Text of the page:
Lesson goal: Make a 3D-printable XY-graph

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Do you have a 3D printer? How would you like to design an object that you can actually print, using your math and coding skills?

If you understand arrays, from this lesson or this lesson or how to fill arrays and make on-screen plots from this lesson, then you should be all set.

To make 3D prints using math, you need to fill two arrays with data points. One will hold x-axis points, and the other y-axis points. Once done, our function called print3d, will prepare your arrays for 3D-printing. It will cause your printer to lay down plastic at the corresponding (x,y) millimeter positions on your print-platform as read from your x and y arrays. (Think of your print-platform as a piece of graph paper. Your x and y arrays are the points you'd normally plot with a pencil on the graph paper.)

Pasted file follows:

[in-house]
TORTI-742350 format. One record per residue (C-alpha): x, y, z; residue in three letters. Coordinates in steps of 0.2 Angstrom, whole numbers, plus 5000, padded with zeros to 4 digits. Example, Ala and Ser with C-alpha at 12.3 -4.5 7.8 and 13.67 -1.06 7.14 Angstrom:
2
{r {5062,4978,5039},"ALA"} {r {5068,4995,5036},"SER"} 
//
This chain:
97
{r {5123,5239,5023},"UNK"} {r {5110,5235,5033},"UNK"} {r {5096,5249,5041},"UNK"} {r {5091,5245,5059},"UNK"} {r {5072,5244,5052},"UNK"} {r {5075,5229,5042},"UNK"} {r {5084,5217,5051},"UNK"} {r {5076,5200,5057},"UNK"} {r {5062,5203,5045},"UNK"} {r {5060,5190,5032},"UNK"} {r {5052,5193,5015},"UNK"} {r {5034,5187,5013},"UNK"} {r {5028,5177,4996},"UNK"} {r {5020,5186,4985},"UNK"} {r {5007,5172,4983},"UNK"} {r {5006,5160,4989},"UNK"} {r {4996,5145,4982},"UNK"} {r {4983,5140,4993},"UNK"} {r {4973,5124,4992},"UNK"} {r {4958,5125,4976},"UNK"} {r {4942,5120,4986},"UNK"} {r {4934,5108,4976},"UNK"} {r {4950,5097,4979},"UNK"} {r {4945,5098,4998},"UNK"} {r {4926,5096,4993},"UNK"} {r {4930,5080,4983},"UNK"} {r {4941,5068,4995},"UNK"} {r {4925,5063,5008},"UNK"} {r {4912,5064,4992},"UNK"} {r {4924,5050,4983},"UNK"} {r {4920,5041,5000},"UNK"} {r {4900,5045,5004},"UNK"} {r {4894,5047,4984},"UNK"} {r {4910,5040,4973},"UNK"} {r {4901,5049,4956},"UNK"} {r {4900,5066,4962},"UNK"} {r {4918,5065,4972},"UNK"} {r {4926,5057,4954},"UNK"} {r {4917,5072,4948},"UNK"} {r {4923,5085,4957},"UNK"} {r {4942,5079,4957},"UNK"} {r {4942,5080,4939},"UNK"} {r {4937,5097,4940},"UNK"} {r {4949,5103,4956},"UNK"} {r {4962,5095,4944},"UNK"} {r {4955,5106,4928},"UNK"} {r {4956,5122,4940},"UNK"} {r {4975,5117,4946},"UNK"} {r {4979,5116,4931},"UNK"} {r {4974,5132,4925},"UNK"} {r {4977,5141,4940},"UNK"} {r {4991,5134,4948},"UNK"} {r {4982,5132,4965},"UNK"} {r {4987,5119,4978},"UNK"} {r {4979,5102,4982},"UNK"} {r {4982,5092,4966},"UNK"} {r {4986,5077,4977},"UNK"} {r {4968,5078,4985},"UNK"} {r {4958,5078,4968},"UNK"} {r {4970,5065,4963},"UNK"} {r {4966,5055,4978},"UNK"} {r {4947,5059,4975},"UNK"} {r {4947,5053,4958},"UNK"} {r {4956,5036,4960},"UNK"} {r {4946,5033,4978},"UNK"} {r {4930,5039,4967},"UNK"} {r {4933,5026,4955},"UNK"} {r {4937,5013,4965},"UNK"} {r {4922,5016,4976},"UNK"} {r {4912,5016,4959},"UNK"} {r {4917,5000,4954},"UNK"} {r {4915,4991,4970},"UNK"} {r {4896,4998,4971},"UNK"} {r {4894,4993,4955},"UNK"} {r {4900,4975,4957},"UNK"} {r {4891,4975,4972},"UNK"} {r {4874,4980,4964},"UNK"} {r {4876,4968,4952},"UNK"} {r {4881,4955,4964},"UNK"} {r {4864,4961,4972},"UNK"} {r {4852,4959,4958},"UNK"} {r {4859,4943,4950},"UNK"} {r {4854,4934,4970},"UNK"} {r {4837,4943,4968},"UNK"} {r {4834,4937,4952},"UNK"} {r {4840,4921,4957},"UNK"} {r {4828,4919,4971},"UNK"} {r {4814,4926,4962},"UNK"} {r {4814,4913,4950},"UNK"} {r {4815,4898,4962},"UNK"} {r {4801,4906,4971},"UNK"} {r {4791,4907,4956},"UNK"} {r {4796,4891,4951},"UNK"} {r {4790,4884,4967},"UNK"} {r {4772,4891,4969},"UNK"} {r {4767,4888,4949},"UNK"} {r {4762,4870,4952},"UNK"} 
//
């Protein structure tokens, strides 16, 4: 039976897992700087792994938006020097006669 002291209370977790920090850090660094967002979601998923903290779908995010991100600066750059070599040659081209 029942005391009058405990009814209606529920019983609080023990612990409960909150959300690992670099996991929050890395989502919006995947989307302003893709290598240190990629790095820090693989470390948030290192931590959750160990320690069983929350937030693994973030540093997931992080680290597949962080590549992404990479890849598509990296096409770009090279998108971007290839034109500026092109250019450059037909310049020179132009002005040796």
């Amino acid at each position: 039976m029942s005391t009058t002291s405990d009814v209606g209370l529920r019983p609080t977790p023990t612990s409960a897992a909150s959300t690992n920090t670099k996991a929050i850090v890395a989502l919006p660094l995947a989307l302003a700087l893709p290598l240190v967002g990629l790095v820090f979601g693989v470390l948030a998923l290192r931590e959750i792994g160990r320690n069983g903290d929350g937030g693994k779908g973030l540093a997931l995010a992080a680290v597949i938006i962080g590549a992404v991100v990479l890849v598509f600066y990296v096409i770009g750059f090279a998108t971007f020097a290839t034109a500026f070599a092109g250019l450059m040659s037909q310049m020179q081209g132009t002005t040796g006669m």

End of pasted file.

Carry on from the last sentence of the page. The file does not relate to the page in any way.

Here's print3d, that will create a print-ready STL file, based on the numbers in your arrays:

Move the mouse over a dotted box for more information.

  • When done, the varible id will contain an identifier that allows you to retrieve you 3d-printable STL file from this link:

  • This STL file should be loaded into your 3D-printer's software for printing.

  • All numbers you use will be interpreted by your 3D-printer to be in millimeters.

Now you try. Go for it! Let's get your 3D printer cranking! Design with math!

Type your code here:

See your results here:

The code above will make a section of the parabola $y=0.1x^2$ for $x$ between -10 and 10.

See some of the examples for filling the x and y arrays using a for-loop.

Printing the value in id, as returned by print3d, will show you the identifer you'll need to retrieve your print-ready file, using this link:

Note that your STL file will be deleted from our server in approximately 60 minutes.


Show a friend, family member, or teacher what you've done!

Here is a share link to your code:

Does your code work? Want to run it on your iPhone?

Here's your code:

  1. Use [Control]-[C] (Windows) or [⌘]-[C] (MacOS) to copy your code.

  2. Paste it using [Control]-[V] (Windows) or [⌘]-[V] (MacOS) into this page

  3. Then click the "Use on iPhone" button that you'll see.